BABY ELEPHANT SMUGGLING EXPOSED
Original investigative report Baby Elephant Smuggling Exposed: How Thailand’s Tourist Industry is Driving a Brutal Trade in Baby Elephants premieres on Link TV on Wednesday July 25, 2012 at 9:30 pm ET (6:30 pm PT) and will be available online at http://www.linktv.org/elephantsmuggling
The television report produced by The Ecologist Film Unit, in association with Link TV’s environmental news magazine Earth Focus and the UK-based Elephant Family, documents the illegal cross border trade in endangered wild elephants taking place between Myanmar and Thailand. Demand for elephants largely comes from Thai tourist camps where elephant rides are a widely promoted activity and from the entertainment industry. Capturing elephants from the wild for this trade often involves the killing of mothers and other protective family members with automatic weapons. Calves are subjected to a brutal breaking-in process where they are tied up, confined, starved, beaten and tortured in order to break their spirits. It is estimated that only one in three survives this “domestication” process. The Asian elephant is an endangered species and the capture of wild elephants is a threat to the survival of the wild populations.
Currently captive elephants do not have to be registered until they are eight years old and there are no practical or reliable systems – such as a DNA database – in place to distinguish captive-bred elephants from those taken from the wild. The current market price for a healthy broken-in baby elephant is between $21,000-$31,000 and with the rapid growth of tourism there are strong incentives for the trade. As Myanmar increasingly opens up to the rest of the world, there are fears that the growth of a tourist industry there could be disastrous for the countries remaining wild elephants.
Baby Elephant Smuggling Exposed will be broadcast nationally in the US on Link TV (DIRECTV channel 375 and DISH Network channel 9410) on Wednesday July 25, 2012 at 9:30 pm ET (6:30 pm PT) and 11:30pm PT (1:30am ET), and on Friday July 27 at 5:30 pm ET (2:30 pm PT) and 9:00pm ET (6:00pm ET). It is also available for streaming after Sunday July 22 at http://www.linktv.org/elephantsmuggling . The report was produced with generous support from the Woodtiger Fund and the Shared Earth Foundation.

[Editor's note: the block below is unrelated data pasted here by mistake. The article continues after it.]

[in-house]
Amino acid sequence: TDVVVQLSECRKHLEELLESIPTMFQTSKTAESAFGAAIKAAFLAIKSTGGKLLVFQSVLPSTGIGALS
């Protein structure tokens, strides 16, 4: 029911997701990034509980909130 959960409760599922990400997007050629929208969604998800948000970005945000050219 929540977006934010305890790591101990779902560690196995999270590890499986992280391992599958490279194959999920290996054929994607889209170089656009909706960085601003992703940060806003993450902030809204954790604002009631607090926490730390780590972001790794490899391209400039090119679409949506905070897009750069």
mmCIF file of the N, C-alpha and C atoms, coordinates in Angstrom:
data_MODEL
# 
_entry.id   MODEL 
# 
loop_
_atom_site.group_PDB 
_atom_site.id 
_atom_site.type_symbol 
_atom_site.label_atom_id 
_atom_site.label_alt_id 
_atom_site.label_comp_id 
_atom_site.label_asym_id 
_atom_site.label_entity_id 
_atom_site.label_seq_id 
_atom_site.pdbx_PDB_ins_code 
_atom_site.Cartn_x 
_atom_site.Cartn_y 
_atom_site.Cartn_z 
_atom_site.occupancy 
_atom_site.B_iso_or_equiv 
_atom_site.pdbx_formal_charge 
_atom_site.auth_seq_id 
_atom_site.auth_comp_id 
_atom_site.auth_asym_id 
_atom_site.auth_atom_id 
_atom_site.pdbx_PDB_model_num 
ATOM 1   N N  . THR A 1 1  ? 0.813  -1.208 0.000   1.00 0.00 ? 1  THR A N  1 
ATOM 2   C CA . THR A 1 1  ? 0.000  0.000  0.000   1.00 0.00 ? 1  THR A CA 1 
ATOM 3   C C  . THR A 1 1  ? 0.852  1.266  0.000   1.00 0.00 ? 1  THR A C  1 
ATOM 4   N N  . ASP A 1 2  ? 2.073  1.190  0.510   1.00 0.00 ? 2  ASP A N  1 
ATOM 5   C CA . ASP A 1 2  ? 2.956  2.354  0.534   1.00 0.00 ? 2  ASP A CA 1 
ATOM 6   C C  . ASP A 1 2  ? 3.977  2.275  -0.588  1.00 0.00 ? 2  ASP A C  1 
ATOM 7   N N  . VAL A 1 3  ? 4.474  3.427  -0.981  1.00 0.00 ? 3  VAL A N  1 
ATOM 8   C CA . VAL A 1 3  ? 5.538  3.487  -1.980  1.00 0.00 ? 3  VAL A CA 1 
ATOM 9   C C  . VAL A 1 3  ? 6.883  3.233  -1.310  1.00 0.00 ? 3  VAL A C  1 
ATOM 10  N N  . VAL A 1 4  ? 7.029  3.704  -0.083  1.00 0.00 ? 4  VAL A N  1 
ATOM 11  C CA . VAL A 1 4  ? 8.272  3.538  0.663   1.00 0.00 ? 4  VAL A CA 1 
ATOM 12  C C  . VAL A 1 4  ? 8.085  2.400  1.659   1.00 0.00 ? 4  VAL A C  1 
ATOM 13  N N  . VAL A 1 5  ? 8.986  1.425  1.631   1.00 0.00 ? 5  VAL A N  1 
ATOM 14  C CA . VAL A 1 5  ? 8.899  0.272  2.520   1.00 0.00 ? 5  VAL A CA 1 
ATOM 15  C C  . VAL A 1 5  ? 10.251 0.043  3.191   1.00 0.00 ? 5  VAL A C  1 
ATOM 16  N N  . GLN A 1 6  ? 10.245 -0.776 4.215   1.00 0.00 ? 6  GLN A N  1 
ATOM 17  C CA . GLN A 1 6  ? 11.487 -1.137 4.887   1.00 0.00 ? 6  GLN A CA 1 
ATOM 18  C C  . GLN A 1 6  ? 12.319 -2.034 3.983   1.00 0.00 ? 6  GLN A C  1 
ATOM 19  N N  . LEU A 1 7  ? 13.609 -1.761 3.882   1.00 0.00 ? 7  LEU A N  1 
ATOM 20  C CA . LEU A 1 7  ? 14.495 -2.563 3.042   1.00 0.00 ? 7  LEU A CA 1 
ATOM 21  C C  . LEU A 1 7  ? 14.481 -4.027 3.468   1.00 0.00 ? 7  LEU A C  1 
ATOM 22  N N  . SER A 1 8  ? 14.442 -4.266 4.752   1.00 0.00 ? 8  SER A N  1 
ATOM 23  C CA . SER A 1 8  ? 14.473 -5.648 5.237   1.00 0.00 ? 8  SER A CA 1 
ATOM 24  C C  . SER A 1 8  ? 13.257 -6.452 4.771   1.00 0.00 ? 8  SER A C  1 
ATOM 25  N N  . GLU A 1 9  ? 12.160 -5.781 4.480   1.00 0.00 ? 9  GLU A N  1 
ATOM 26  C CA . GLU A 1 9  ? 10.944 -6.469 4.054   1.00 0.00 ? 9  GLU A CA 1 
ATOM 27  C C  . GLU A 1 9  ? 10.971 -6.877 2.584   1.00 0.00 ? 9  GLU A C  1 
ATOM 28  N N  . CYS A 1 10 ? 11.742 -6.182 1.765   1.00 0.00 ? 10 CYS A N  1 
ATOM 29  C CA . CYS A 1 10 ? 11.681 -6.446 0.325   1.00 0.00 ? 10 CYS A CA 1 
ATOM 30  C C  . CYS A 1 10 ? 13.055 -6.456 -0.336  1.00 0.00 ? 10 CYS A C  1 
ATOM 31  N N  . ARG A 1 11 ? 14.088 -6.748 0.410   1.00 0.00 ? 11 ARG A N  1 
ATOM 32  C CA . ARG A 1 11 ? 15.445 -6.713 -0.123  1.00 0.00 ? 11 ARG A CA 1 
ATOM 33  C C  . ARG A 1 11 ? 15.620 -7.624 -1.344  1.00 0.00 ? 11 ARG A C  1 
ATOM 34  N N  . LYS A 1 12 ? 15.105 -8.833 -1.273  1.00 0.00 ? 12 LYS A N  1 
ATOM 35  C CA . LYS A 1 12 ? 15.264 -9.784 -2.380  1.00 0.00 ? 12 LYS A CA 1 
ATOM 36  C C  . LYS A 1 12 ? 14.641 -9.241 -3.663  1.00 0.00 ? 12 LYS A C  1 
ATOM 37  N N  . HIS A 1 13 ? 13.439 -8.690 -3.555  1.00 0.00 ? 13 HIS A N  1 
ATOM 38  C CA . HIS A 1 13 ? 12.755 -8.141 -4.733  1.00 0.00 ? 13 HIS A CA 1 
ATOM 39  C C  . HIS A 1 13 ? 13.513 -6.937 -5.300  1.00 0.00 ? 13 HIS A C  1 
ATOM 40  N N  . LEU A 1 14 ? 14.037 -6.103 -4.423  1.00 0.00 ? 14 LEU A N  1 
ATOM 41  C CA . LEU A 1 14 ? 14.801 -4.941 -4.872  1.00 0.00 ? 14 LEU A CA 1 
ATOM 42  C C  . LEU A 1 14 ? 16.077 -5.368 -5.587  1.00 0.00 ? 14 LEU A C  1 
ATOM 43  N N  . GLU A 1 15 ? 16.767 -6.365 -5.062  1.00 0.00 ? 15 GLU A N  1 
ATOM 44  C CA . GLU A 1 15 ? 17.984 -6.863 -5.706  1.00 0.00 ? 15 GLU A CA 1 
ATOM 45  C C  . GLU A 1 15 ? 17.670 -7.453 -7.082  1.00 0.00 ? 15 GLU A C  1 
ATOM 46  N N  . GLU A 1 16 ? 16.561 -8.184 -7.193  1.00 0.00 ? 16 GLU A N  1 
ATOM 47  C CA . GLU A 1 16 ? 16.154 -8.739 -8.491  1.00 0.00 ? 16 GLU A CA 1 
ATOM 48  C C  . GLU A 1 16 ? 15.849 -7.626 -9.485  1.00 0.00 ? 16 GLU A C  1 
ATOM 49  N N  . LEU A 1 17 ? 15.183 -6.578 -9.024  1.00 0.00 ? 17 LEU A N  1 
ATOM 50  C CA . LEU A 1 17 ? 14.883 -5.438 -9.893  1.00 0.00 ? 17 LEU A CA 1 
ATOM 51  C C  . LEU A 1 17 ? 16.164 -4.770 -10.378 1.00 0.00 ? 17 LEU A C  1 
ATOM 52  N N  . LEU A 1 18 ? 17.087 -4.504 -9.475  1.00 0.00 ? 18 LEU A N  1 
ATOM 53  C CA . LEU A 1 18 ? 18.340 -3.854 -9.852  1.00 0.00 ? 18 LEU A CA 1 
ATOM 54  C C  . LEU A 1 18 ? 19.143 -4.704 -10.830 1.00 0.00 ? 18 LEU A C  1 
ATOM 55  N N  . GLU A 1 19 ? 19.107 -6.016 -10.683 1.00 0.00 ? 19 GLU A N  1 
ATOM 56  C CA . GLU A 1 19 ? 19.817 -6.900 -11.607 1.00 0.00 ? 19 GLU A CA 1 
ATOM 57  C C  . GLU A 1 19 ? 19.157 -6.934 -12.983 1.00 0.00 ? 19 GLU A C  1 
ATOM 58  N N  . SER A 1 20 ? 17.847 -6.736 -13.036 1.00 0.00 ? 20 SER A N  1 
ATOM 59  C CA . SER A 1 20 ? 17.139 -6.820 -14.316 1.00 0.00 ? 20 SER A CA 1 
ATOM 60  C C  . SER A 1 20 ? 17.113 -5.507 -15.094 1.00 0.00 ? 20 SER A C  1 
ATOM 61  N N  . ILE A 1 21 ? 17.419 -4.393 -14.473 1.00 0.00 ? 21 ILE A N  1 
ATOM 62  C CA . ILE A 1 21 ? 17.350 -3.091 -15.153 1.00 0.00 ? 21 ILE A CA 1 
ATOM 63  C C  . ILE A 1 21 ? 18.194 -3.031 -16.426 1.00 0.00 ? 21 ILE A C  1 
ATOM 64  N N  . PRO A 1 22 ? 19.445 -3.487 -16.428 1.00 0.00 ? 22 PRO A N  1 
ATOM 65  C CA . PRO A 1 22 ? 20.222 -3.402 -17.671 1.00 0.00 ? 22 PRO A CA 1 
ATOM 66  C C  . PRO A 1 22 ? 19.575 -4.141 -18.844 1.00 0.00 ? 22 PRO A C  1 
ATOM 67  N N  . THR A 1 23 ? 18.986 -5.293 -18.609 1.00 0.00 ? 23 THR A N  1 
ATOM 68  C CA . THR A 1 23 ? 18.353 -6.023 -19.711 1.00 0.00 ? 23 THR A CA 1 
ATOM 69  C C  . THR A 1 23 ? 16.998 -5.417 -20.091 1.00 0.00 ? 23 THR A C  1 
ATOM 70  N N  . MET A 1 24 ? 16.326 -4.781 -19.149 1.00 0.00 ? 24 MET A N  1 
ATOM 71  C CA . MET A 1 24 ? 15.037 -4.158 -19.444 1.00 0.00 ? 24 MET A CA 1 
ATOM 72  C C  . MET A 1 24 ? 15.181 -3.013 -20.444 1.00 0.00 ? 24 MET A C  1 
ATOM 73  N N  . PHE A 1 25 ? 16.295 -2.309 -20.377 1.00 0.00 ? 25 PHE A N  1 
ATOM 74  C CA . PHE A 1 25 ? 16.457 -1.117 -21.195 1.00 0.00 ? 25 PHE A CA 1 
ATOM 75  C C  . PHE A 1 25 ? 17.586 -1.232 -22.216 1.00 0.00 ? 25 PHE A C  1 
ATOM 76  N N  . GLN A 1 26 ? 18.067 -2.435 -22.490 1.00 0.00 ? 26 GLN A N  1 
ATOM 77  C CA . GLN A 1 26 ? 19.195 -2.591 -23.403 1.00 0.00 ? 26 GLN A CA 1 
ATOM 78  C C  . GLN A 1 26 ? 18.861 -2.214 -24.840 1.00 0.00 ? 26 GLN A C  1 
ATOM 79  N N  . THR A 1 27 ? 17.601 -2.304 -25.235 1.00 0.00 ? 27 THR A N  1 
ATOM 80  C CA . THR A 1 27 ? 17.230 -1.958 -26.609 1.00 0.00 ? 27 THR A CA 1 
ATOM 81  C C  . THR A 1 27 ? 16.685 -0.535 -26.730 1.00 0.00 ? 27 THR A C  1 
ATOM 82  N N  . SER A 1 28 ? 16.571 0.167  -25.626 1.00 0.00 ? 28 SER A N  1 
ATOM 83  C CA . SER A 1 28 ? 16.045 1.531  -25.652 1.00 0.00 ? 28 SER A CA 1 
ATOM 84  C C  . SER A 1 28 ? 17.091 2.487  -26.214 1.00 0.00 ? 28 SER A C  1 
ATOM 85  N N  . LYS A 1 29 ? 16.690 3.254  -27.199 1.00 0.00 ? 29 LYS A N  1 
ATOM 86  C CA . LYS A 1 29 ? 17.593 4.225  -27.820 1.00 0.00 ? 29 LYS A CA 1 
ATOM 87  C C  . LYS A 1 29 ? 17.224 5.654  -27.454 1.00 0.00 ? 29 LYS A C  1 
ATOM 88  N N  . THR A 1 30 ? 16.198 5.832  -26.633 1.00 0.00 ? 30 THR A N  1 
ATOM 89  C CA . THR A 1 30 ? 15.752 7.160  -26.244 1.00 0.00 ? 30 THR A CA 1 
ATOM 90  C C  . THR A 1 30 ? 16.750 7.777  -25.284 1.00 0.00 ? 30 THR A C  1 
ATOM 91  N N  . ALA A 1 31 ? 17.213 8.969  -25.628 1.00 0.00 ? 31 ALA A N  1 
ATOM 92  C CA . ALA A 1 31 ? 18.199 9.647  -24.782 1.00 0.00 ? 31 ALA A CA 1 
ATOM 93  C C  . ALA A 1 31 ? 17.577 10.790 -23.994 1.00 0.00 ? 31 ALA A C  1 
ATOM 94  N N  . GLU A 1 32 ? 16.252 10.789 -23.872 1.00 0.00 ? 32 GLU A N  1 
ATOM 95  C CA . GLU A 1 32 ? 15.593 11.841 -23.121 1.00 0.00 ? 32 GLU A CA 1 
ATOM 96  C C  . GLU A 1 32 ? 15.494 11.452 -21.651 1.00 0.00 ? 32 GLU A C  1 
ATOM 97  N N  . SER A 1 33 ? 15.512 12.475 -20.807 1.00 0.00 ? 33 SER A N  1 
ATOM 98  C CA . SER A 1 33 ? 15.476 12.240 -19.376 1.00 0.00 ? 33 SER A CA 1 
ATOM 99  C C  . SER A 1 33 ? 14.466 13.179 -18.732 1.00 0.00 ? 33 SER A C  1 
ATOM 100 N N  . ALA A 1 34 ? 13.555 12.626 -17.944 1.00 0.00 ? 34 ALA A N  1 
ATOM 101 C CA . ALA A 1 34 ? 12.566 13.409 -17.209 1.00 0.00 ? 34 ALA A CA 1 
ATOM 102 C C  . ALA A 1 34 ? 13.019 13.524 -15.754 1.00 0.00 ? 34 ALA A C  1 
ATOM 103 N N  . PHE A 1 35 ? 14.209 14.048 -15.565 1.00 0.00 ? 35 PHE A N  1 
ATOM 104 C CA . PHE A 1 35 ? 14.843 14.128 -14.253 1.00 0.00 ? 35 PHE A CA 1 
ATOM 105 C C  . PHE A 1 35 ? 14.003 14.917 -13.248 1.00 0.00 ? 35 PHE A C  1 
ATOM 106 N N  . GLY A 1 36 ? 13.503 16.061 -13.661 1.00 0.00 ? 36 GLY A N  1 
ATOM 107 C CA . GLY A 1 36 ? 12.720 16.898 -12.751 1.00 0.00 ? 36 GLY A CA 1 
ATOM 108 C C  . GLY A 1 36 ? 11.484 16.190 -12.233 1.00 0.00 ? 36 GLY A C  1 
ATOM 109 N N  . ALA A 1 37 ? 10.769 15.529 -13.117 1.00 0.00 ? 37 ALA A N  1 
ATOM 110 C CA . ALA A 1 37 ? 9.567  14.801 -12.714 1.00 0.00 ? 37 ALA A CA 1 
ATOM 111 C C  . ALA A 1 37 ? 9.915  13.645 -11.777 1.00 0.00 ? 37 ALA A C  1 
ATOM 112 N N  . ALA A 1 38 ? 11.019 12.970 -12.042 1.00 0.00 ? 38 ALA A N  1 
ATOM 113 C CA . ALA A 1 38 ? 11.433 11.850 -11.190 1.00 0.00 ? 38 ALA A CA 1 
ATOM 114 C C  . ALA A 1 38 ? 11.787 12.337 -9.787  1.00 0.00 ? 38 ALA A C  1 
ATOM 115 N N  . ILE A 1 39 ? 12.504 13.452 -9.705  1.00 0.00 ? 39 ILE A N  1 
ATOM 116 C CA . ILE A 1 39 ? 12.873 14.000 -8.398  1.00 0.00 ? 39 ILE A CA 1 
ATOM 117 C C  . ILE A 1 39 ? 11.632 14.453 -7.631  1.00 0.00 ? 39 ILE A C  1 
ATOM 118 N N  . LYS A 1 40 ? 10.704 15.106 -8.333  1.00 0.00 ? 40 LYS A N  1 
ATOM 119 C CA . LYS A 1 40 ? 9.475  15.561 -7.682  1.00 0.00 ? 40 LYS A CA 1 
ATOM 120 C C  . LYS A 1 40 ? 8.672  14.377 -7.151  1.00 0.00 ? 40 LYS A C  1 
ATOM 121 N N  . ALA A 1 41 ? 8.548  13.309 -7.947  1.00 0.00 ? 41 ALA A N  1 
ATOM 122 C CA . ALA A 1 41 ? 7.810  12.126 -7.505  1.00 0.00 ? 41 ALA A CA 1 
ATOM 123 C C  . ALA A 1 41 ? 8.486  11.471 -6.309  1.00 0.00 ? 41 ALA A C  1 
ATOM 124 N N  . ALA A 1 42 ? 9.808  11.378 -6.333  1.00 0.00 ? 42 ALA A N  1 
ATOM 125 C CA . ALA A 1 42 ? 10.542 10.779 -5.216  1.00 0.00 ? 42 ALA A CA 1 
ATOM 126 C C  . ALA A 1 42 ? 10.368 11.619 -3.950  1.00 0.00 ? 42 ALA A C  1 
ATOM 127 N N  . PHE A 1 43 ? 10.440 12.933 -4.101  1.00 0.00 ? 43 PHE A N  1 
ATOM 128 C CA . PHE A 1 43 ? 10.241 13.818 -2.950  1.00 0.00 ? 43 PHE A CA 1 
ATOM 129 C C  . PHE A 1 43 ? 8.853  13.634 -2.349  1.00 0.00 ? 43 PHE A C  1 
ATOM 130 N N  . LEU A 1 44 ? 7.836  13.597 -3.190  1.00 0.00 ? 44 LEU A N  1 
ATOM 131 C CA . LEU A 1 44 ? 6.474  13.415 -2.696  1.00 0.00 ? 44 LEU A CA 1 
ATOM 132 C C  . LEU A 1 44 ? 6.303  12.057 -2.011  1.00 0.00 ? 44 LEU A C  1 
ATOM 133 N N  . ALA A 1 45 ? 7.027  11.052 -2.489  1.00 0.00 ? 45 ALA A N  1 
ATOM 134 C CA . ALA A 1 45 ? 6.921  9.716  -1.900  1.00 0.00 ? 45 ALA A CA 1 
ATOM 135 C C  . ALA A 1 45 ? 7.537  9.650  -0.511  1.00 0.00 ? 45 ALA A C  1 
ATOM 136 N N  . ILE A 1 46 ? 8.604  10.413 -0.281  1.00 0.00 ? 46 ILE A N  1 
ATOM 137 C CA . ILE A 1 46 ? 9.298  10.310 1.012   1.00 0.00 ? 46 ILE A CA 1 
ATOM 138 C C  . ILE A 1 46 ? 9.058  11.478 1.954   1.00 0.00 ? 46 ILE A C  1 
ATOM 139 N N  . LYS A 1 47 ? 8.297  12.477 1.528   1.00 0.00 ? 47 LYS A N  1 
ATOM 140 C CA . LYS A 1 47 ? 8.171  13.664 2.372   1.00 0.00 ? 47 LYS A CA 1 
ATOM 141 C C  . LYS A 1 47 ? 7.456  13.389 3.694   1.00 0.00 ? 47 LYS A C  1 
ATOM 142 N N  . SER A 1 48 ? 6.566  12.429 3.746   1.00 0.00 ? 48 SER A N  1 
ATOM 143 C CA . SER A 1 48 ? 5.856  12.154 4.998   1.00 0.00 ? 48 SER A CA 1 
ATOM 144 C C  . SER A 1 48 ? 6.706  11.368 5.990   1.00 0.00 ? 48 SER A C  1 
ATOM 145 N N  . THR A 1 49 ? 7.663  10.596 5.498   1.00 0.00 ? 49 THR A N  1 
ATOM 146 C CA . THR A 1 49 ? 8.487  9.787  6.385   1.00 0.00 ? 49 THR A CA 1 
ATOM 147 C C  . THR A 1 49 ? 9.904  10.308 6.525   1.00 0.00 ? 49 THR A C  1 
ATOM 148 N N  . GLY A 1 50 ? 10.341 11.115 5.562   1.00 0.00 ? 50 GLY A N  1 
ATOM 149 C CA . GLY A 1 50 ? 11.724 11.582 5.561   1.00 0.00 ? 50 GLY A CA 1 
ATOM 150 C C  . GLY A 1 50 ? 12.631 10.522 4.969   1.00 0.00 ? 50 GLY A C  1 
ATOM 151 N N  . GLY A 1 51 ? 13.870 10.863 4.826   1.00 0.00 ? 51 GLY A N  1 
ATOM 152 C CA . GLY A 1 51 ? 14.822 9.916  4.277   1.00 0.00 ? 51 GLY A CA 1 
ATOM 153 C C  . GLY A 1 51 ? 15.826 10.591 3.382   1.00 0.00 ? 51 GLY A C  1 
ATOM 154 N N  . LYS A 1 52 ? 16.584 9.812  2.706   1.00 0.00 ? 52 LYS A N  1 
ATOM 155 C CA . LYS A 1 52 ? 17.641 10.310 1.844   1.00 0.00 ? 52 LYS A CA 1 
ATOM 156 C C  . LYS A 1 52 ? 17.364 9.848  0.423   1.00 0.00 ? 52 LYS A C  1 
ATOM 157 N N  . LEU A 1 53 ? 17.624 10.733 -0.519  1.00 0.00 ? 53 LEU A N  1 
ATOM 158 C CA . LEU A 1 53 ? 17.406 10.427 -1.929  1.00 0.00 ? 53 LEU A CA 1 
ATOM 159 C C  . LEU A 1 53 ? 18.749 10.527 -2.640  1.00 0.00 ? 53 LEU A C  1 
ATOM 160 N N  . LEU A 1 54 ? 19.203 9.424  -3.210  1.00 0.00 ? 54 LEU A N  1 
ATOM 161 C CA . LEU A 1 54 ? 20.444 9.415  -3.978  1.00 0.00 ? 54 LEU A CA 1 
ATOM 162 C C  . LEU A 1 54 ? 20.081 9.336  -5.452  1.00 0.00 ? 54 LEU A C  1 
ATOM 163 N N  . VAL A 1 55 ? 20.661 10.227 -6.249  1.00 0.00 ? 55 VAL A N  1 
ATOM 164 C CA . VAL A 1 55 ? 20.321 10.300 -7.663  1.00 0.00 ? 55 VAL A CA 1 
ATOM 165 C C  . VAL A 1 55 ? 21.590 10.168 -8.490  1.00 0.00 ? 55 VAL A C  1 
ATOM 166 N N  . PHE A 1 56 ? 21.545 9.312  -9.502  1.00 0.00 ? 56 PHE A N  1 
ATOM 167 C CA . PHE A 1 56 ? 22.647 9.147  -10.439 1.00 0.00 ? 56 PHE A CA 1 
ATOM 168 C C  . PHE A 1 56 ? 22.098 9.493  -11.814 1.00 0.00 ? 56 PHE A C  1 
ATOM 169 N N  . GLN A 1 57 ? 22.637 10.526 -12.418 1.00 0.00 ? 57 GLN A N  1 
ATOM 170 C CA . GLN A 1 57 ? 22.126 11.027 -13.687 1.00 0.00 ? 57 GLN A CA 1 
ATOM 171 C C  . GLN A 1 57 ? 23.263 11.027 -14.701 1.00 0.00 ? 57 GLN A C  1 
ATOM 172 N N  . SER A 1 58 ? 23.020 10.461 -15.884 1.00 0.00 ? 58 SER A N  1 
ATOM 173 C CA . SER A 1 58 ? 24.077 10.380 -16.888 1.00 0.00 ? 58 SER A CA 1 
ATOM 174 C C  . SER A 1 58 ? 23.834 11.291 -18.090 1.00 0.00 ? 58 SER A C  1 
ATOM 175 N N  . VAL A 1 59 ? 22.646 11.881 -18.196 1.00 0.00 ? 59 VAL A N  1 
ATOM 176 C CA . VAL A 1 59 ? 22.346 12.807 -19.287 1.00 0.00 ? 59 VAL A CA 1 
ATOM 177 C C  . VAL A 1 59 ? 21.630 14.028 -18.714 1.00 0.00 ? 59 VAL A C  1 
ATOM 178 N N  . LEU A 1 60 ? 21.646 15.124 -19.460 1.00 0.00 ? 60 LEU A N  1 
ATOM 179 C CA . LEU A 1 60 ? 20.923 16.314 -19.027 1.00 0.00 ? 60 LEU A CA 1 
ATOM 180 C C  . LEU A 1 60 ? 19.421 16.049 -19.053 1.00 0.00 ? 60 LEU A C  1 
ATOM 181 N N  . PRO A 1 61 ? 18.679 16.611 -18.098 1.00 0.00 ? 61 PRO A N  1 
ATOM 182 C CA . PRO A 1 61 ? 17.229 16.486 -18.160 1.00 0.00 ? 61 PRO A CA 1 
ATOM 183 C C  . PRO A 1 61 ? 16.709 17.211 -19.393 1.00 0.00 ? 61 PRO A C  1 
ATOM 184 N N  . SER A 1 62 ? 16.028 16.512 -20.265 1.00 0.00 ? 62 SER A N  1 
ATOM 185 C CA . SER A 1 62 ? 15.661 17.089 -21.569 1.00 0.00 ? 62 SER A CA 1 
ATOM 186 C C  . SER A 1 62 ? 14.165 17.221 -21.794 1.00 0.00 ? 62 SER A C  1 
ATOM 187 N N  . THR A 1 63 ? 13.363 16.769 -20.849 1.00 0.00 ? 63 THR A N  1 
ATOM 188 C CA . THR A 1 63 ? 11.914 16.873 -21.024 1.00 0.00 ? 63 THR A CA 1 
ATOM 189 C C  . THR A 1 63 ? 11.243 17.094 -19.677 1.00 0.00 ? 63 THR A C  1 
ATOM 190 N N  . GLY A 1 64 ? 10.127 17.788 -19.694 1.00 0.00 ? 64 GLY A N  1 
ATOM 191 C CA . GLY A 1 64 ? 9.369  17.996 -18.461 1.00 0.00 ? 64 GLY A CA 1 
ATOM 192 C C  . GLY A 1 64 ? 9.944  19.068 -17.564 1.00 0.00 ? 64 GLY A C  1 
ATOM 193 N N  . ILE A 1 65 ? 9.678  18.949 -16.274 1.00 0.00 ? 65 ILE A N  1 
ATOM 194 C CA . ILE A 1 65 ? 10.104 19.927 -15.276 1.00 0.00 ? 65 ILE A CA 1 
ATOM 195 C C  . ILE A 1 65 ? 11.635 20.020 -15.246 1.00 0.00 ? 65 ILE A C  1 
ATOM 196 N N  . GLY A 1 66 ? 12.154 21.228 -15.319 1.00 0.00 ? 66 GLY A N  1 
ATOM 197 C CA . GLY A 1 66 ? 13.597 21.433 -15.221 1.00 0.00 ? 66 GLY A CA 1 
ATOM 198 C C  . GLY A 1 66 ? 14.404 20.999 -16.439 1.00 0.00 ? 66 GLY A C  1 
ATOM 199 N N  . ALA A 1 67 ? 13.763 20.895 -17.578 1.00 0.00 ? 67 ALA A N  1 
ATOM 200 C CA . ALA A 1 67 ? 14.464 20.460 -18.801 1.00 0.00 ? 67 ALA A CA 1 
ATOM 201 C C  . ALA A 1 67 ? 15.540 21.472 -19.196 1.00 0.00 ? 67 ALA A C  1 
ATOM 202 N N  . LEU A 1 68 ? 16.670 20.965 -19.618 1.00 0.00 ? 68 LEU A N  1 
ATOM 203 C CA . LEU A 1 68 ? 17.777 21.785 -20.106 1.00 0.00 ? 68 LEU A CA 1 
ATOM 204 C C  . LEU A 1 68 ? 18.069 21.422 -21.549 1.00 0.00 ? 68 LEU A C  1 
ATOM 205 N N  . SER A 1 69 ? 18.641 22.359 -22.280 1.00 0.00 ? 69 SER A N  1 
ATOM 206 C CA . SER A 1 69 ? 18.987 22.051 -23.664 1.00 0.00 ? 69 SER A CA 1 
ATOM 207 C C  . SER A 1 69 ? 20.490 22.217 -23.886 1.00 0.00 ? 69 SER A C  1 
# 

ABOUT THE PRODUCERS:
The Ecologist Film Unit (EFU) is a unique project operated by Ecostorm and the world’s leading environmental affairs magazine, The Ecologist. Launched in 2008, the EFU has, to date, produced 14 films on a range of topical and largely unreported environmental issues, with a particular focus on investigating unpalatable aspects of the food industry. http://www.theecologist.org/tv_and_radio/ecologist_film_unit/1074615/ecologist_film_unit.html
Elephant Family is the leading UK charity, dedicated to saving the Asian elephant from extinction in the wild. Elephant Family was founded in 2002 by the charismatic travel writer and conservationist Mark Shand, after he “fell in love” with a female elephant named Tara, and rode her thousands of kilometres across India. It is now rapidly becoming a global leader in Asian elephant conservation, with a vision of creating a future where humans and elephants can co-exist in accord, each with their own separate space and with tolerance where they come into contact. www.elephantfamily.org
Link TV is an independent non-commercial network that provides a mix of powerful documentaries on global issues, diverse cultural programs and world news perspectives. Earth Focus, the network’s environmental news magazine, is the longest running environmental current affairs program on US television. http://www.linktv.org/earthfocus. Link TV is available as a 24/7 non-commercial channel in 33 million U.S. homes receiving satellite television on DIRECTV channel 375 and DISH Network channel 9410. Select programs are shown on more than 170 local cable systems, on many college campus channels and streamed worldwide on the Internet. http://www.linktv.org
"The Phajaan, a spirit breaking ritual, involves tying up baby elephants tied up with no food and water and relentless beatings for days on end."
"Very often baby elephants die from the stress of a spirit breaking ritual called The Phajaan."
Contact Info: Raisa Scriabine, Link TV
Website : Link TV